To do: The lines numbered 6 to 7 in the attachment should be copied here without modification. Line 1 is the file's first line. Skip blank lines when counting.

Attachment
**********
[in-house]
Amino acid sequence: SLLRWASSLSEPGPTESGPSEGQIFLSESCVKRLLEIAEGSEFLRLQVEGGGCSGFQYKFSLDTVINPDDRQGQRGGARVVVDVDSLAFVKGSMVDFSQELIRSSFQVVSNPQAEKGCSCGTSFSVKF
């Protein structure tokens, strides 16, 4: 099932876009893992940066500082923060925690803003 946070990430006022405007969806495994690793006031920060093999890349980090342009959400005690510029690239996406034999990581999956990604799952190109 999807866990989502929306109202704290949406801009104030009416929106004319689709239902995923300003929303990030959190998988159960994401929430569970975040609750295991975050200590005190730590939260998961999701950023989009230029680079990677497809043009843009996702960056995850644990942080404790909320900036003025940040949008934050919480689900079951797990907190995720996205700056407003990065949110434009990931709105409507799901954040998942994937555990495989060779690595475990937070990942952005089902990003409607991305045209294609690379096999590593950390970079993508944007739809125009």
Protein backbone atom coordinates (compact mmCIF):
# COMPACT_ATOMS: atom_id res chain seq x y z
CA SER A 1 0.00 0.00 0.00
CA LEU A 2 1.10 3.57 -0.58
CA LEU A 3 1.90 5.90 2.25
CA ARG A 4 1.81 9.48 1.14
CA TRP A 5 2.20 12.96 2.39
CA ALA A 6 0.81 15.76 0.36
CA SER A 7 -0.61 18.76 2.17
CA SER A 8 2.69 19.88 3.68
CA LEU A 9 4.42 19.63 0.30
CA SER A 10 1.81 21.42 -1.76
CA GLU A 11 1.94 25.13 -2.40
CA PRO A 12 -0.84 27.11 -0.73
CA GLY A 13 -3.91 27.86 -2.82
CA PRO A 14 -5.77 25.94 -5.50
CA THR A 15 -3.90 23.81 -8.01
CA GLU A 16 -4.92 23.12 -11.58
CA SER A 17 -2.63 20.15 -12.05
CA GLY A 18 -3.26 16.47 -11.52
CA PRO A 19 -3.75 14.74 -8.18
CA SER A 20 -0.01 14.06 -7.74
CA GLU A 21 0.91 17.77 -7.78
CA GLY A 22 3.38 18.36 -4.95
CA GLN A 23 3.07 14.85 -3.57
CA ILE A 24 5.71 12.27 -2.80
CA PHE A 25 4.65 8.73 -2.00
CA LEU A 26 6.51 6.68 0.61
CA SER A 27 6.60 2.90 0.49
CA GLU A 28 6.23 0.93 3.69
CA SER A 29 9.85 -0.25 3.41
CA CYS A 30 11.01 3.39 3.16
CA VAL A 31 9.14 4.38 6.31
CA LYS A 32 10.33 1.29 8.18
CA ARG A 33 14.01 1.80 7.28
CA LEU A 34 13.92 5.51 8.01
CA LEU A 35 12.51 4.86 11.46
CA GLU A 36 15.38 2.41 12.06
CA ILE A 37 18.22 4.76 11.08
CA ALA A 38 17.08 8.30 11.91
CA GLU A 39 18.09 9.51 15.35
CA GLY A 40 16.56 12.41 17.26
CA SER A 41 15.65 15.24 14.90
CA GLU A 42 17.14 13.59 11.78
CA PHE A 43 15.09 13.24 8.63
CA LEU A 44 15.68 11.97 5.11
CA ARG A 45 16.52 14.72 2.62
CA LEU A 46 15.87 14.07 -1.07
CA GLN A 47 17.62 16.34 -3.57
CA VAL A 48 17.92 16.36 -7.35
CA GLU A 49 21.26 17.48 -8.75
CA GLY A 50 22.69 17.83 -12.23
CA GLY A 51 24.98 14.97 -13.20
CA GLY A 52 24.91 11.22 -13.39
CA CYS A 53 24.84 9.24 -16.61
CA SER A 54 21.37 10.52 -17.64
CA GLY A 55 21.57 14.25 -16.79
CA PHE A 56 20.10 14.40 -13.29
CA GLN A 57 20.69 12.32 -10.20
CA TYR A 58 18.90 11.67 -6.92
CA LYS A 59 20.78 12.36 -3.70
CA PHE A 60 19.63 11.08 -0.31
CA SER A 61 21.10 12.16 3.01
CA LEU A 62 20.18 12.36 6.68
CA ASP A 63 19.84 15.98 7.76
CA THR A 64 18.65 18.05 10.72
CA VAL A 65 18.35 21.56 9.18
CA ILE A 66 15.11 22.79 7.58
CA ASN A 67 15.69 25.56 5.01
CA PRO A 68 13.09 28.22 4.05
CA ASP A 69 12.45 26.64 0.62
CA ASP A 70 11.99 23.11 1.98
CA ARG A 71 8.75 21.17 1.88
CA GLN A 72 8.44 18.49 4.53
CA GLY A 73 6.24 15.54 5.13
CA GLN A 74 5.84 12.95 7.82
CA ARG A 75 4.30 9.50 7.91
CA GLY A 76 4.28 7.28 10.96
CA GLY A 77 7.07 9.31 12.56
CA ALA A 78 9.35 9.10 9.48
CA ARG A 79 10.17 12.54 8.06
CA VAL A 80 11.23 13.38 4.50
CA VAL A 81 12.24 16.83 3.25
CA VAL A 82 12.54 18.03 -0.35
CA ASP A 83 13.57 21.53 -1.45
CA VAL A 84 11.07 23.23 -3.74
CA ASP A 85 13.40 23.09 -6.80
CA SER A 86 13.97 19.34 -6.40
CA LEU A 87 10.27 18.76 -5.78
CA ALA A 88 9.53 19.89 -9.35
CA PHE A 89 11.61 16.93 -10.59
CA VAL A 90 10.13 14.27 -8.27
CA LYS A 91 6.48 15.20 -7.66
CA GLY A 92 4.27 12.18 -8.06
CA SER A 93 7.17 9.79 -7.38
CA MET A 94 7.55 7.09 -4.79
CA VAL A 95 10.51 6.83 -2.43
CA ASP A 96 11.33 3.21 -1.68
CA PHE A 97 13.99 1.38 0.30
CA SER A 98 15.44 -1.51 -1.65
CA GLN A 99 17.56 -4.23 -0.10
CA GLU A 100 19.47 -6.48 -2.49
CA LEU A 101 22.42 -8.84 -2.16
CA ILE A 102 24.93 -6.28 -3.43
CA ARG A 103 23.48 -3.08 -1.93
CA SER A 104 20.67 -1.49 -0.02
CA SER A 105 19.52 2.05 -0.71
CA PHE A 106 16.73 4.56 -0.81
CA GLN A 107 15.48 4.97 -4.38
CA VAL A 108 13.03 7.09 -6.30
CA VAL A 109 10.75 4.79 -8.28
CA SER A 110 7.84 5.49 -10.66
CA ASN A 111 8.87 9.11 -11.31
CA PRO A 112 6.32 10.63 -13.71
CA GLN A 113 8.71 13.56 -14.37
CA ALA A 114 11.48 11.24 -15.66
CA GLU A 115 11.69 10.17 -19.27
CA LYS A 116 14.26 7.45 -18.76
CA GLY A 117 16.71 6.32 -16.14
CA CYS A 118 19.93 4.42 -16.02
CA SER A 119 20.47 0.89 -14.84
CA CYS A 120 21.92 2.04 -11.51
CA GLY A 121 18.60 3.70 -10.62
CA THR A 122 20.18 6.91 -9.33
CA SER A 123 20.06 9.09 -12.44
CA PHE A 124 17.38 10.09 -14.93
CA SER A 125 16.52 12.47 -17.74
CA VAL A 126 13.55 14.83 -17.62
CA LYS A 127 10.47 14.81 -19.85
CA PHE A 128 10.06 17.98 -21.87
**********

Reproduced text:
CA SER A 1 0.00 0.00 0.00
CA LEU A 2 1.10 3.57 -0.58